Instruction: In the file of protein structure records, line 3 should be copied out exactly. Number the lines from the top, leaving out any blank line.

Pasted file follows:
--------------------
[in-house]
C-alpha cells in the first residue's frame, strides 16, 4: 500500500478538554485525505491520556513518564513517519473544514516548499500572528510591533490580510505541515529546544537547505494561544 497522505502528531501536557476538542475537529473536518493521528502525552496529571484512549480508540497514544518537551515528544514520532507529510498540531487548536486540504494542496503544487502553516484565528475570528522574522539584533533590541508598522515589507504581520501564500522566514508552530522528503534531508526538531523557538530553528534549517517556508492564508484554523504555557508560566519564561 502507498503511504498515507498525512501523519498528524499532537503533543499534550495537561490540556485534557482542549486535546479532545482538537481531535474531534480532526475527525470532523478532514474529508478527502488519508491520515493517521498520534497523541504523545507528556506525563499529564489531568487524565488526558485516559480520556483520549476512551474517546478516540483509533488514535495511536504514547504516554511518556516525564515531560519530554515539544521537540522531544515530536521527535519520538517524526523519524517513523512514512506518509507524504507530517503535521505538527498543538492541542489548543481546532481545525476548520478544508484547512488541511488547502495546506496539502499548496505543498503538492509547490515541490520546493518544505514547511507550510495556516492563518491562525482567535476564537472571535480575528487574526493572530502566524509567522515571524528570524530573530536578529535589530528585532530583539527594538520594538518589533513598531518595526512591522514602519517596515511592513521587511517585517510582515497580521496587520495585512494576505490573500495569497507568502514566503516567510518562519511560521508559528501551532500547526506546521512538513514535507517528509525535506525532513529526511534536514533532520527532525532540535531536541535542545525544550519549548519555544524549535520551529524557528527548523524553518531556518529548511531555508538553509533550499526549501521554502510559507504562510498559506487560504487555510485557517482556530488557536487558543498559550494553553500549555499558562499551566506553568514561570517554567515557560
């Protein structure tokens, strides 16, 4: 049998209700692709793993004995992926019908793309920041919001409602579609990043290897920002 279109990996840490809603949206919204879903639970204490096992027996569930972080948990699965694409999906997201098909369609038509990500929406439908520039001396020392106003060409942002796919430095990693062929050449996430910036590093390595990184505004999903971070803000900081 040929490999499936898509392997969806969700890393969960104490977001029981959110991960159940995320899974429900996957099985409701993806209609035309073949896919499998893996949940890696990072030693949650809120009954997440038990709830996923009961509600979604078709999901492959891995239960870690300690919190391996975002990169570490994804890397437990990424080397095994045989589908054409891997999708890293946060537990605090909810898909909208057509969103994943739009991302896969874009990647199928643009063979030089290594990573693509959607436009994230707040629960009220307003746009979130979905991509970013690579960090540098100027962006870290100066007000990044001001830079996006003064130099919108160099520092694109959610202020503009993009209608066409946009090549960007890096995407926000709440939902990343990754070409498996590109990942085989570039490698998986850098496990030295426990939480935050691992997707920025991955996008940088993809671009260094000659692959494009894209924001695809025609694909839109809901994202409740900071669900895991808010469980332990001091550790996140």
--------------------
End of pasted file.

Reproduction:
């Protein structure tokens, strides 16, 4: 049998209700692709793993004995992926019908793309920041919001409602579609990043290897920002 279109990996840490809603949206919204879903639970204490096992027996569930972080948990699965694409999906997201098909369609038509990500929406439908520039001396020392106003060409942002796919430095990693062929050449996430910036590093390595990184505004999903971070803000900081 040929490999499936898509392997969806969700890393969960104490977001029981959110991960159940995320899974429900996957099985409701993806209609035309073949896919499998893996949940890696990072030693949650809120009954997440038990709830996923009961509600979604078709999901492959891995239960870690300690919190391996975002990169570490994804890397437990990424080397095994045989589908054409891997999708890293946060537990605090909810898909909208057509969103994943739009991302896969874009990647199928643009063979030089290594990573693509959607436009994230707040629960009220307003746009979130979905991509970013690579960090540098100027962006870290100066007000990044001001830079996006003064130099919108160099520092694109959610202020503009993009209608066409946009090549960007890096995407926000709440939902990343990754070409498996590109990942085989570039490698998986850098496990030295426990939480935050691992997707920025991955996008940088993809671009260094000659692959494009894209924001695809025609694909839109809901994202409740900071669900895991808010469980332990001091550790996140």